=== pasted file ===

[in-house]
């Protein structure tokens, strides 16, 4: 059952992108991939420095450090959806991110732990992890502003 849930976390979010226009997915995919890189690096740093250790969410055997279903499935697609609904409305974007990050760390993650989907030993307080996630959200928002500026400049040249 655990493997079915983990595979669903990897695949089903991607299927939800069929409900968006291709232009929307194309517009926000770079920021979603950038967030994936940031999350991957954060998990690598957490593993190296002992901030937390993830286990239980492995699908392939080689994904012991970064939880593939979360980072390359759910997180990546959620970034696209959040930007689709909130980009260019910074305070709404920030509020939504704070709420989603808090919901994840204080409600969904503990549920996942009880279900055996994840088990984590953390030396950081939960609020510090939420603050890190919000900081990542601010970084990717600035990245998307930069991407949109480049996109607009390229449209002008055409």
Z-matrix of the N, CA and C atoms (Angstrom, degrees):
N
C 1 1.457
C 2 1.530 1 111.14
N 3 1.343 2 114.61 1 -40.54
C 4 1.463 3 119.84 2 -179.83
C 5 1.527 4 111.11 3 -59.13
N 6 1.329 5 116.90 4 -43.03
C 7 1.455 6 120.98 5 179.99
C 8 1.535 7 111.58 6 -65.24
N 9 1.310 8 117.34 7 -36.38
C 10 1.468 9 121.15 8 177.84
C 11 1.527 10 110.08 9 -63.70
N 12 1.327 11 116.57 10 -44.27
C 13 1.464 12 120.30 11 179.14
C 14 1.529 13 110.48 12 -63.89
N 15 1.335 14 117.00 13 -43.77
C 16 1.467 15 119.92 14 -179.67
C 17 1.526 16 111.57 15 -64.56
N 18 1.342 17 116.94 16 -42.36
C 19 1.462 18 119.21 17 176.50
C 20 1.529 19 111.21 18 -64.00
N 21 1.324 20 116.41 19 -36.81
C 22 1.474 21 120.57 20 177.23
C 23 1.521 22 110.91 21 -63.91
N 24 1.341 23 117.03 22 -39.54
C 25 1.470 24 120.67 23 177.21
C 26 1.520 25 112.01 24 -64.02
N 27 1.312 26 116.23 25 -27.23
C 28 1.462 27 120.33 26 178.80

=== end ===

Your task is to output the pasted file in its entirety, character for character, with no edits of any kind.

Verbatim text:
[in-house]
């Protein structure tokens, strides 16, 4: 059952992108991939420095450090959806991110732990992890502003 849930976390979010226009997915995919890189690096740093250790969410055997279903499935697609609904409305974007990050760390993650989907030993307080996630959200928002500026400049040249 655990493997079915983990595979669903990897695949089903991607299927939800069929409900968006291709232009929307194309517009926000770079920021979603950038967030994936940031999350991957954060998990690598957490593993190296002992901030937390993830286990239980492995699908392939080689994904012991970064939880593939979360980072390359759910997180990546959620970034696209959040930007689709909130980009260019910074305070709404920030509020939504704070709420989603808090919901994840204080409600969904503990549920996942009880279900055996994840088990984590953390030396950081939960609020510090939420603050890190919000900081990542601010970084990717600035990245998307930069991407949109480049996109607009390229449209002008055409």
Z-matrix of the N, CA and C atoms (Angstrom, degrees):
N
C 1 1.457
C 2 1.530 1 111.14
N 3 1.343 2 114.61 1 -40.54
C 4 1.463 3 119.84 2 -179.83
C 5 1.527 4 111.11 3 -59.13
N 6 1.329 5 116.90 4 -43.03
C 7 1.455 6 120.98 5 179.99
C 8 1.535 7 111.58 6 -65.24
N 9 1.310 8 117.34 7 -36.38
C 10 1.468 9 121.15 8 177.84
C 11 1.527 10 110.08 9 -63.70
N 12 1.327 11 116.57 10 -44.27
C 13 1.464 12 120.30 11 179.14
C 14 1.529 13 110.48 12 -63.89
N 15 1.335 14 117.00 13 -43.77
C 16 1.467 15 119.92 14 -179.67
C 17 1.526 16 111.57 15 -64.56
N 18 1.342 17 116.94 16 -42.36
C 19 1.462 18 119.21 17 176.50
C 20 1.529 19 111.21 18 -64.00
N 21 1.324 20 116.41 19 -36.81
C 22 1.474 21 120.57 20 177.23
C 23 1.521 22 110.91 21 -63.91
N 24 1.341 23 117.03 22 -39.54
C 25 1.470 24 120.67 23 177.21
C 26 1.520 25 112.01 24 -64.02
N 27 1.312 26 116.23 25 -27.23
C 28 1.462 27 120.33 26 178.80